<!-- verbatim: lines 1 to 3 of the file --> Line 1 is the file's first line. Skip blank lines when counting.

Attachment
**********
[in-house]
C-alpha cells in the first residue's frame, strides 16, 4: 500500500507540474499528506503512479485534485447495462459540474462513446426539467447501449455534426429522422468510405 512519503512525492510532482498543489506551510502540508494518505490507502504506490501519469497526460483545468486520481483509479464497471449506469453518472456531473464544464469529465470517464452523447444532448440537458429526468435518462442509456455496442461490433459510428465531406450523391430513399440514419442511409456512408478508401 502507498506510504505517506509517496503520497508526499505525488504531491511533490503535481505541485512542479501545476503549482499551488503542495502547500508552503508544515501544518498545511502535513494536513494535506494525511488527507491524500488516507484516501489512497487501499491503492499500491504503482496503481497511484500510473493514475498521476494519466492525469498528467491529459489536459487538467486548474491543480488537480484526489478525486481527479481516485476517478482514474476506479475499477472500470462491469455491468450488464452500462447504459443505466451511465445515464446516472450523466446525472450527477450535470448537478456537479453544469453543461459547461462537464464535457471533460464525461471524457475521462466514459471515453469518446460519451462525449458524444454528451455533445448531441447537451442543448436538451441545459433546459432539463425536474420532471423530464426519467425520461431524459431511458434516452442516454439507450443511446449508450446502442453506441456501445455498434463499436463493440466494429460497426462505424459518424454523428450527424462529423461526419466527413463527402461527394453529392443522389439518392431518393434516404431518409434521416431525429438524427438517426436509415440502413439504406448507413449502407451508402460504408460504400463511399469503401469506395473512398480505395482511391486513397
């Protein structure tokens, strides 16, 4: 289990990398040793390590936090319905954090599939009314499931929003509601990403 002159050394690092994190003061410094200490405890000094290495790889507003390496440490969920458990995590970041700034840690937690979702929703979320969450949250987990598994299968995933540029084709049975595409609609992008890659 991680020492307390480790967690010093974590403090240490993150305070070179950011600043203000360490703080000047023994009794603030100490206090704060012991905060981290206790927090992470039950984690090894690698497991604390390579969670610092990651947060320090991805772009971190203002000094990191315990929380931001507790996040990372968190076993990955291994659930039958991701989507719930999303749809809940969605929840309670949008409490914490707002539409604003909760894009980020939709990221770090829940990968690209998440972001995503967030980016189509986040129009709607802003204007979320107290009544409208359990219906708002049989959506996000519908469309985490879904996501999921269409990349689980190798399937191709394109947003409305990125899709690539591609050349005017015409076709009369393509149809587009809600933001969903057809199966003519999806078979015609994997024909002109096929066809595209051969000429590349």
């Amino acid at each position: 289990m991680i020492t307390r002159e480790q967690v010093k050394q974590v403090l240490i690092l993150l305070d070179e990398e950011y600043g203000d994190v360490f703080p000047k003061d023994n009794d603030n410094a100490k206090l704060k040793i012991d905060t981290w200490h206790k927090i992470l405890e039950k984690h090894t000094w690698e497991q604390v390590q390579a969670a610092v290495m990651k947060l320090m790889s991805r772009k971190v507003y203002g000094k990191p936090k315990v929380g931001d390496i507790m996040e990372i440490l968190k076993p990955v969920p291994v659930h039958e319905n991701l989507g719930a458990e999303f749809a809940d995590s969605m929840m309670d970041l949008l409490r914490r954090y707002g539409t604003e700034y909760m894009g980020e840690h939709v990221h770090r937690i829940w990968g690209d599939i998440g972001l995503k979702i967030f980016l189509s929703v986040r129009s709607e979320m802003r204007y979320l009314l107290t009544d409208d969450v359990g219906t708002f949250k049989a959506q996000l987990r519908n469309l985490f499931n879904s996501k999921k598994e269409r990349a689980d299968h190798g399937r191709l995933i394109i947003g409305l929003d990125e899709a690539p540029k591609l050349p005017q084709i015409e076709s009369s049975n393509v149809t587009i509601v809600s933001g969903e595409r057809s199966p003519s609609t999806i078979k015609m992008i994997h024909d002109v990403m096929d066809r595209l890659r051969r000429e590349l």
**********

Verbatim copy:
[in-house]
C-alpha cells in the first residue's frame, strides 16, 4: 500500500507540474499528506503512479485534485447495462459540474462513446426539467447501449455534426429522422468510405 512519503512525492510532482498543489506551510502540508494518505490507502504506490501519469497526460483545468486520481483509479464497471449506469453518472456531473464544464469529465470517464452523447444532448440537458429526468435518462442509456455496442461490433459510428465531406450523391430513399440514419442511409456512408478508401 502507498506510504505517506509517496503520497508526499505525488504531491511533490503535481505541485512542479501545476503549482499551488503542495502547500508552503508544515501544518498545511502535513494536513494535506494525511488527507491524500488516507484516501489512497487501499491503492499500491504503482496503481497511484500510473493514475498521476494519466492525469498528467491529459489536459487538467486548474491543480488537480484526489478525486481527479481516485476517478482514474476506479475499477472500470462491469455491468450488464452500462447504459443505466451511465445515464446516472450523466446525472450527477450535470448537478456537479453544469453543461459547461462537464464535457471533460464525461471524457475521462466514459471515453469518446460519451462525449458524444454528451455533445448531441447537451442543448436538451441545459433546459432539463425536474420532471423530464426519467425520461431524459431511458434516452442516454439507450443511446449508450446502442453506441456501445455498434463499436463493440466494429460497426462505424459518424454523428450527424462529423461526419466527413463527402461527394453529392443522389439518392431518393434516404431518409434521416431525429438524427438517426436509415440502413439504406448507413449502407451508402460504408460504400463511399469503401469506395473512398480505395482511391486513397
């Protein structure tokens, strides 16, 4: 289990990398040793390590936090319905954090599939009314499931929003509601990403 002159050394690092994190003061410094200490405890000094290495790889507003390496440490969920458990995590970041700034840690937690979702929703979320969450949250987990598994299968995933540029084709049975595409609609992008890659 991680020492307390480790967690010093974590403090240490993150305070070179950011600043203000360490703080000047023994009794603030100490206090704060012991905060981290206790927090992470039950984690090894690698497991604390390579969670610092990651947060320090991805772009971190203002000094990191315990929380931001507790996040990372968190076993990955291994659930039958991701989507719930999303749809809940969605929840309670949008409490914490707002539409604003909760894009980020939709990221770090829940990968690209998440972001995503967030980016189509986040129009709607802003204007979320107290009544409208359990219906708002049989959506996000519908469309985490879904996501999921269409990349689980190798399937191709394109947003409305990125899709690539591609050349005017015409076709009369393509149809587009809600933001969903057809199966003519999806078979015609994997024909002109096929066809595209051969000429590349």